From the exuberance of Peter Broadbent’s all-conquering shirt with a bump back to the early 2000s. These were difficult times to be a Wolves supporter and the joy we felt as we enjoyed a Bull-assisted charge up through the divisions had dissipated. We had stalled. A few ‘almost’ seasons in the play-offs had dampened spirits, we had lost the iconic Goodyear sponsorship after 12 years, were running around in home-made, own-brand ‘WWFC‘ kits and we had just suffered a bizarre capitulation that allowed West Brom to overtake us.
- Season(s): 2002-2004
- Finished: First Division, 5th (promoted as Play-off winners), Premier League, 20th (relegated).
- Style: 7/10
- Popularity: 8/10
- Quality: 9/10
- Collectability: 7/10
- Estimated price: Replica £35+
We were of course denied promotion in the play-offs after being sat in the automatic promotion spots for the majority of the campaign and our hopes of returning to the top flight for the first time since 1984 cruelly dashed. That’s football. It was hoped that this new season would give us new hope, but in reality not many of us held out much hope. Maybe a new brush would sweep clean in the form of some big changes encapsulated in a rather smart new home and away kit, manufactured by Admiral:
- A lighter gold colour (after two years wearing a darker “old gold” style) with an almost bronze hue
- A return to the club’s traditional all-white away look
- A ‘proper’ manufacturer
- The binning of the ASDA George-designed Wolf head and the advent of the hexagon-themed emblem that persists to this day?
- And a smart new sponsor? Actually no, OK Doritos it was then:
The Admiral shirts not only harked back to a more ‘modern’ tone as far as Wolves were concerned but they also had a more textured and open weave to the fabric, similar to older shirts.
They were hard-wearing and sold very well at the time. Many Wolves supporters had waited a long time for their time at the top table and there was a rush in time for the Playoffs, as a packed Millennium Stadium (they were busy wrecking Wembley) saw us brush aside Sheffield United in a fantastic and frantic match. I don’t think I’ve heard a noise like it when Kennedy hit that sweet, sweet left-footed bullet past the keeper after great work from Kenny Miller. I, like many others, slept in this shirt queueing overnight for tickets to get to that match. Wolves hadn’t said they were releasing tickets yet but they also hadn’t not said they were releasing tickets which was enough for many supporters to start queueing up behind the North Bank. I think someone started a barbeque at some point – the memory is hazy for some reason.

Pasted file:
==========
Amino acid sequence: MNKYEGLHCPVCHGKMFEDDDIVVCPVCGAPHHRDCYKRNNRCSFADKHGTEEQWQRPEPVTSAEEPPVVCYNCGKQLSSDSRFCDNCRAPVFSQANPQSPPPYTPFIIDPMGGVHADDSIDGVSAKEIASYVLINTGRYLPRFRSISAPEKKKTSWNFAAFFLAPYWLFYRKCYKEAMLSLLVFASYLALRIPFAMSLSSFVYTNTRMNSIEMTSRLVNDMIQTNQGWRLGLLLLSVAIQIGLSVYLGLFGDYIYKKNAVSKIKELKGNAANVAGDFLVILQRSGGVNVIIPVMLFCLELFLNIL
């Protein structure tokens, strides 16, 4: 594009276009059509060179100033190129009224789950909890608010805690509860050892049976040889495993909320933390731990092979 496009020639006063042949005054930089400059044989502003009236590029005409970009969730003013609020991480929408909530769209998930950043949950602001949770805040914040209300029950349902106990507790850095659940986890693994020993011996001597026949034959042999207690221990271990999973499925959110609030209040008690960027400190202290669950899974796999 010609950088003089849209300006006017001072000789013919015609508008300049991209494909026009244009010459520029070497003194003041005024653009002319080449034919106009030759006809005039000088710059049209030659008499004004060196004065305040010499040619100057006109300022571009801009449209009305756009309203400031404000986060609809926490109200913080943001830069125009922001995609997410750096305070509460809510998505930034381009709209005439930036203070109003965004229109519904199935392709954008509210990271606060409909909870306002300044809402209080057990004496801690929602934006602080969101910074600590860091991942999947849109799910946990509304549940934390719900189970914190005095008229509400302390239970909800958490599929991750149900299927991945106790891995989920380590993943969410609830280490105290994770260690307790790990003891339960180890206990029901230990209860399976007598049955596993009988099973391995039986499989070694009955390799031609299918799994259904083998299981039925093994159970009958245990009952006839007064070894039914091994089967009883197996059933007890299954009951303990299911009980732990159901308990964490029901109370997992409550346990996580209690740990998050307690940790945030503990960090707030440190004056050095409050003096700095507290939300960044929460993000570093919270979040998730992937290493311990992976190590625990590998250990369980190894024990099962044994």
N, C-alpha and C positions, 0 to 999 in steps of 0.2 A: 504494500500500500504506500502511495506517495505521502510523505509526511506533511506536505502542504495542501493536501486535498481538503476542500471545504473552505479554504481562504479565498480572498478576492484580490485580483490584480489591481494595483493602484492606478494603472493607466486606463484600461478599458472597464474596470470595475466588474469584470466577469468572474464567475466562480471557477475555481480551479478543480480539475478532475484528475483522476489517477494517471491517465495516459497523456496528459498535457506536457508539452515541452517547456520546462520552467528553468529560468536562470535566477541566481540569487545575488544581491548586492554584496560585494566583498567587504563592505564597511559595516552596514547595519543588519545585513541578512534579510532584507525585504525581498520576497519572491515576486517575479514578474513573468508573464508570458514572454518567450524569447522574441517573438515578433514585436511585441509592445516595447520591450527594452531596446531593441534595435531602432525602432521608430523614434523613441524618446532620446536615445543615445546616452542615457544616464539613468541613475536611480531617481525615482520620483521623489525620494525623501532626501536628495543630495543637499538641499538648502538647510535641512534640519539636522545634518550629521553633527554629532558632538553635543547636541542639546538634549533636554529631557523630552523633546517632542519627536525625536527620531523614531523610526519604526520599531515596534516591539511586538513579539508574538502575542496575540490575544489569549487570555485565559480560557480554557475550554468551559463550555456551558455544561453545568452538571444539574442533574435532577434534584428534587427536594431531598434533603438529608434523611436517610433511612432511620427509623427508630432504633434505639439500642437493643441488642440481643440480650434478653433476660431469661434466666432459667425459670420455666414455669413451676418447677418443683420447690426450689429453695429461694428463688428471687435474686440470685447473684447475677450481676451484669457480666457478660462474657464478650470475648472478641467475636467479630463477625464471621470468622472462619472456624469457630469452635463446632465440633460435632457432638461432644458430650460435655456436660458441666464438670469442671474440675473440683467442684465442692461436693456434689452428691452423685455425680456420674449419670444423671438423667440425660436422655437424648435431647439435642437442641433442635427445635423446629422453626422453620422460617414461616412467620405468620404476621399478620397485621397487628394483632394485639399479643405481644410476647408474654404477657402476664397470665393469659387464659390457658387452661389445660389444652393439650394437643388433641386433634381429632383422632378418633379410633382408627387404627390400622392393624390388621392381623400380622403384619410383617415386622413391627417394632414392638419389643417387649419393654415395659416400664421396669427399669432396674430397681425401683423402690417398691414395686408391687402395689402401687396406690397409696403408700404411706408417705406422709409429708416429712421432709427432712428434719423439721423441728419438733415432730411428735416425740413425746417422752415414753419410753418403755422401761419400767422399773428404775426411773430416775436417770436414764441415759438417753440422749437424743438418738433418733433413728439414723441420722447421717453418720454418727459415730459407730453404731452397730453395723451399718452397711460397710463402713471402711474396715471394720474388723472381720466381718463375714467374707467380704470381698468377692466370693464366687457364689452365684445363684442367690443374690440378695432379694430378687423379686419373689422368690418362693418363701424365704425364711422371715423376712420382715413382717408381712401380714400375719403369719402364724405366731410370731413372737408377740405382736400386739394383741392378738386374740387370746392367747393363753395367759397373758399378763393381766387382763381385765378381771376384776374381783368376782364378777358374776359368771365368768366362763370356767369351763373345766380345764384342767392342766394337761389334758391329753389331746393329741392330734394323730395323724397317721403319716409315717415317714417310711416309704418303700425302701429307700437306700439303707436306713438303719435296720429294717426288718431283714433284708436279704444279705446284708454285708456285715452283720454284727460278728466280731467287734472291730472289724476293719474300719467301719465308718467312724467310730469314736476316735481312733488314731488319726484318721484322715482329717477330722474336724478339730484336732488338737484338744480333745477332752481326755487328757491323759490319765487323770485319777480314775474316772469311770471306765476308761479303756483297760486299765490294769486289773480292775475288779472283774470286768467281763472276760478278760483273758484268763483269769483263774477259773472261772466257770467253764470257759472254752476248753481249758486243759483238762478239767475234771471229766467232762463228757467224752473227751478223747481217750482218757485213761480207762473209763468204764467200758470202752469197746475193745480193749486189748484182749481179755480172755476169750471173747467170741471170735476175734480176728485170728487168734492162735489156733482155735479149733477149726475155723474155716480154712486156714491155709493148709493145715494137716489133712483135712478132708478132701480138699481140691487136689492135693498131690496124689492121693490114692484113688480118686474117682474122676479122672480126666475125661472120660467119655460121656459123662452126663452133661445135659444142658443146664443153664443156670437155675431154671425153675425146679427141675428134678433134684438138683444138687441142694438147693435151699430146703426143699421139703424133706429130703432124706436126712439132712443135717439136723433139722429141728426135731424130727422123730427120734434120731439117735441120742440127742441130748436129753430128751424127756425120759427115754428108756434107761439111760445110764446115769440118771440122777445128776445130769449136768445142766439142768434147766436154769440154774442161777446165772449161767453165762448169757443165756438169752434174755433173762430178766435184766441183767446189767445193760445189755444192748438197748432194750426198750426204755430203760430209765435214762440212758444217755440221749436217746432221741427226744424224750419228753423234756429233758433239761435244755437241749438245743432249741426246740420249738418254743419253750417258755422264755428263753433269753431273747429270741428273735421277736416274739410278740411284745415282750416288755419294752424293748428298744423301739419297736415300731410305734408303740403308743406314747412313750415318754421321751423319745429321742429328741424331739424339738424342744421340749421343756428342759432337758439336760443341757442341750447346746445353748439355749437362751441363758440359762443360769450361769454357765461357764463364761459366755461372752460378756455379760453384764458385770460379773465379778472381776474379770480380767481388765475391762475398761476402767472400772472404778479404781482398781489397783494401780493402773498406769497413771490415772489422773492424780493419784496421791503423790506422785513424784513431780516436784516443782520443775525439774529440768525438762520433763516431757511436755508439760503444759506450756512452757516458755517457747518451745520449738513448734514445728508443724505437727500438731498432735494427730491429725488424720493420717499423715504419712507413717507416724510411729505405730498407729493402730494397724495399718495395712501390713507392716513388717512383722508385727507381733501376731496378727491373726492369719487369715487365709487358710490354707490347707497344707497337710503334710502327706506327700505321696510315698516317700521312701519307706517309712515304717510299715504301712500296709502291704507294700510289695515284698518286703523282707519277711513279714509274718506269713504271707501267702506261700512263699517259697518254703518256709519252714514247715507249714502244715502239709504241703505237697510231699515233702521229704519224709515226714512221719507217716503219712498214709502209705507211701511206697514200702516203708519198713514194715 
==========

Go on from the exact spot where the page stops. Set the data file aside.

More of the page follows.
The momentum and late form that saw us grab fifth place… didn’t carry into the Premier League, or Premiership as it was called at that point but we had a taste for it… and would be back.
The sponsor wasn’t great but it paid the bills. We got a couple of million for that which at last check is worth about 4 Oleg Luzhnys. Or a Carl Cort.
Division One Rubbish in Tatty Orange Shirts the jealous Albion called out as they passed us on the way down as we moved up to the top table. We didn’t care. This was a special shirt and we had broken our duck. At last. The adventure wouldn’t last but that wasn’t really the point. We were no longer the longest-serving members of that second tier ‘division from hell’ and we would learn, lick our wounds and be back. Not soon as it happened but that’s a story for another blog.